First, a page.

The Lomas de Lachay National Reserve, located 105 kilometers north of Lima, in the province of Huaura, is an excellent destination to enjoy impressive landscapes, go trekking and camp in the middle of nature. If you don’t have plans for this weekend, what are you waiting for to visit this charm located a stone’s throw from Lima?
The two hours that separate it from Lima, place the Lomas de Lachay National Reserve as an attraction that is not to be missed if you want to enjoy outdoor activities. In the reserve you can see rock formations, green areas and a large number of birds. In addition, you do not need a large budget to meet her.
Discover the five reasons why you should visit the Lomas de Lachay National Reserve. Go?
The Lachay National Reserve is a protected area in Peru, located in the District of Huacho, at Km. 105 of the Panamericana Norte, in the province of Huaura, near the districts of Chancay and Huaral, in the coastal department of Lima.
This reserve was created on June 21, 1977 and covers an area of approximately 5,070 hectares, with altitudes between 100 and 500 meters. It preserves a rich flora and fauna with numerous endemic species. It is also an important recreation area for the inhabitants of Lima and neighboring towns, who have often put its conservation and good development in danger, as well as livestock activity.
According to researchers and archaeologists, they have determined the occupation of the Lomas de Lachay, at least six times, corresponding to initially hunter and gatherer populations until reaching the current shepherds also called “snitches”. There is evidence of the presence of populations influenced by the Chavín Culture (2800 years BC) from the remains of pottery and buildings found. Likewise, there are remains of tombs that show the presence of the Tiahuanaco Culture (2500 years BC), corresponding to the Theatine period.
The hills also suffered the influence of other great regional cultures such as the Mochica, Chimú and Chancay, to finally be subjected to the Inca Empire. During the colony, the hills were gradually vacated due to the degradation they suffered as a result of overgrazing caused by cattle from Europe. In subsequent historical periods, the hills deteriorated even more, due to the felling of trees used as a source of energy generation, so that the capacity to support livestock was reduced and this resulted in the sporadic presence of settlers.
The flora is mainly composed of plants with a great capacity to capture mist such as “tara” (Caesalpinia espinosa), “palillo” (Capparis prisca), “mito” (Carica candicans), “huarango” (Acacia macracantha), the “amancae” (Hymenocallis amancaaes).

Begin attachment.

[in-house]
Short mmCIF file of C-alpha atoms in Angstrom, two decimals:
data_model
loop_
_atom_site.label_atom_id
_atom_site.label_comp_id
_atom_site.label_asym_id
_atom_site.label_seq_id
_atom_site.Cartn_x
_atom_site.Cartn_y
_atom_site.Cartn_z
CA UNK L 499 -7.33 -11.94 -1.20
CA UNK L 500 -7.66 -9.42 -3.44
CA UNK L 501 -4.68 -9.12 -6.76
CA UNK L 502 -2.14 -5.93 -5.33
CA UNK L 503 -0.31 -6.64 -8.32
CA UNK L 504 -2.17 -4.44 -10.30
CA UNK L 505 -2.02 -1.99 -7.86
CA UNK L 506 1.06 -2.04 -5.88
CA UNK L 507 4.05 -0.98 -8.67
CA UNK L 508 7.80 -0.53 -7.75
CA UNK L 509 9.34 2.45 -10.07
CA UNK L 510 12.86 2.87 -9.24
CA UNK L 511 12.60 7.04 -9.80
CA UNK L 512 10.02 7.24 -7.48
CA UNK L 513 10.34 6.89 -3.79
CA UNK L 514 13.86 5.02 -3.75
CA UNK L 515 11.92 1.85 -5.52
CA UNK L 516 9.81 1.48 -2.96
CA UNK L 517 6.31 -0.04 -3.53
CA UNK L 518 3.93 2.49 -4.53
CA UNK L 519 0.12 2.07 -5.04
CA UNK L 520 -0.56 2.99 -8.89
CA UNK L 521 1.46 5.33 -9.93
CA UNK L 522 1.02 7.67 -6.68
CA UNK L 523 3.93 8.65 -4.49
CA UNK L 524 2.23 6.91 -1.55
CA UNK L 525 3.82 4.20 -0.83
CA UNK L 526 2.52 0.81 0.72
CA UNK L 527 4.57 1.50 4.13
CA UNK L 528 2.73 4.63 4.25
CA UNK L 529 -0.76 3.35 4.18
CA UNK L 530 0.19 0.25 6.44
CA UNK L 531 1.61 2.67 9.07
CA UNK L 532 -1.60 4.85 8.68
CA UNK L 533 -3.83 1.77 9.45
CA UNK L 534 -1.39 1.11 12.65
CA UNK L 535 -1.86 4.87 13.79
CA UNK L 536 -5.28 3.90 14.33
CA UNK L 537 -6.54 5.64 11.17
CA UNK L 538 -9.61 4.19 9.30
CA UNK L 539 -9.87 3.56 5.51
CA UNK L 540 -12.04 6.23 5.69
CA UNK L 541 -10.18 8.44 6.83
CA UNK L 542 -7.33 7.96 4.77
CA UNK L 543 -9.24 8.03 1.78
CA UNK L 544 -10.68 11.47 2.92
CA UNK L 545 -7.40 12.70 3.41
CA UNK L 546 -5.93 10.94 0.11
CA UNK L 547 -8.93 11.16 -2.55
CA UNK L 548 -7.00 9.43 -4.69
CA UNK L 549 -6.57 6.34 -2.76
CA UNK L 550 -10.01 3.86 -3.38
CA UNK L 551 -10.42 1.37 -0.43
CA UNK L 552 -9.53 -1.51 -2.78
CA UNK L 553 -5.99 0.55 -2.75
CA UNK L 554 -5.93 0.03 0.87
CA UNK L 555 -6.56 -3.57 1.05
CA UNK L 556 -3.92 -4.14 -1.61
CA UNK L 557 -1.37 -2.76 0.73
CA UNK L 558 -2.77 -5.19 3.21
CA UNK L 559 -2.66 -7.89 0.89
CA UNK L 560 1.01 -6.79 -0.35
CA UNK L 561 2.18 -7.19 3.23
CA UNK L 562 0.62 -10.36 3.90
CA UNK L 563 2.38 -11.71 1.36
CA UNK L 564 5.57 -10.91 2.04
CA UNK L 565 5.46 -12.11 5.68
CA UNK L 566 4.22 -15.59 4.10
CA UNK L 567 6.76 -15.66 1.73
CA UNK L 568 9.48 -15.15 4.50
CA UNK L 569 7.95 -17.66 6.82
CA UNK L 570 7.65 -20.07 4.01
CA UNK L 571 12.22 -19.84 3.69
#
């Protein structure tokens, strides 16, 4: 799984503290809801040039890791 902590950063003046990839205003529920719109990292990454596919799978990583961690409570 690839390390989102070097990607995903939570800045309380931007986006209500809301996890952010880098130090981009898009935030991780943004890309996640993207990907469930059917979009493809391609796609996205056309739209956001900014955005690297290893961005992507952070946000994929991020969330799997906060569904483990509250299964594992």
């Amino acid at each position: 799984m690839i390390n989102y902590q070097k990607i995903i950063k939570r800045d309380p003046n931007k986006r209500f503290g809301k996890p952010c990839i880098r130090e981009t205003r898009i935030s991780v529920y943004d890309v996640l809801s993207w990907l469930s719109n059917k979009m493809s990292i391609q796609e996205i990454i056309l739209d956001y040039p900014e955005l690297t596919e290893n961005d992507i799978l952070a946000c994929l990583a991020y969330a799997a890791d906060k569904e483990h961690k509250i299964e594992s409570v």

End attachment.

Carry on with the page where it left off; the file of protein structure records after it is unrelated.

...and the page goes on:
There are approximately 60 species of identified birds, among them: great harrier (Geranoaetus melanoleucus), turtupilín (Pyrocephalus rubinus), kestrel (Falco sparverius), common harrier (Buteo polyosoma), cactus basket-eater (Asthenes cactorum), field plover ( Oreopholus ruficollis); and endemic species of the area such as the mountain partridge (Nothoprocta pentlandii), as well as the thick-billed pampero (Geositta crassirostris) as described by D. López Mazzotti in his writings. There are also hummingbirds, sand owls, doves, parakeets, plovers, and other birds.
Among the mammals we find the coastal fox (Pseudalopex sechurae) and various species of bats, as well as rodents such as long-eared mice (Phyllotis spp.). The aforementioned D. López mentions that there are also occasional visitors such as the Pajonal cat (Oncifelis colocolo)
To get to the Lomas de Lachay, take the North Pan-American Highway until Km. 105, where there is a detour to the interior of the Lachay Reserve. From the detour there is a route of approximately 7 km of unpaved road where you will arrive at the administrative office of the Reserve. In this area you will find vehicle parking and an area to have lunch.
Once inside the Lachay reserve, there are pedestrian paths where you will walk enjoying a beautiful landscape.
From Lima you must take any bus that takes you to the north of the capital and leaves you at Km. 105 of the Panamerica Norte. You can take any bus at the “Plaza Norte” bus terminal (S/. 15 soles approx.) indicating that you will get off at the entrance to Lomas de Lachay. Other companies are “Z Buss” (S/. 12 soles approx.). There are also companies, cars and vans in the Ovalo de Infanta – Los Olivos (In the same panamerica) that take you to Huacho and Churín among others (Between S/. 12 to S/. 20 soles approx.)
The expenses and/or prices are referential
The climate in Lomas de Lachay is seasonal, with a “wet season” whose peak is from late July to mid-September, with high relative humidity, average temperature below 15°C and frequent drizzles, which favor the development of a particular vegetation, and makes this time propitious to know the reserve.
On the contrary, in the summer months precipitation and/or rains are very scarce, relative humidity is low (79 to 82%) and the highest average monthly temperatures (20°C) are present, causing high evapotranspiration, for what is known in this period as “dry season”. The dry season has a peak that goes from December to April.
Las Lomas develop thanks to the high humidity of the area, which can start from the seashore, to the coastal Andean slopes. The garuas, fogs and precipitations favor the development of the vegetation. The motor source of the development of the vegetation are the winds.
Many are the routes that take you to Machu Picchu, but none is like the Inca Trail tours, the most famous pedestrian path in the Americas. After flying from the capital of Peru, Lima, you will arrive in Cusco to walk for four days along a path through forests and dense fog, millenary stone steps and discovering the ruins of ancient fortifications and Inca cities, and all the time enjoying majestic views.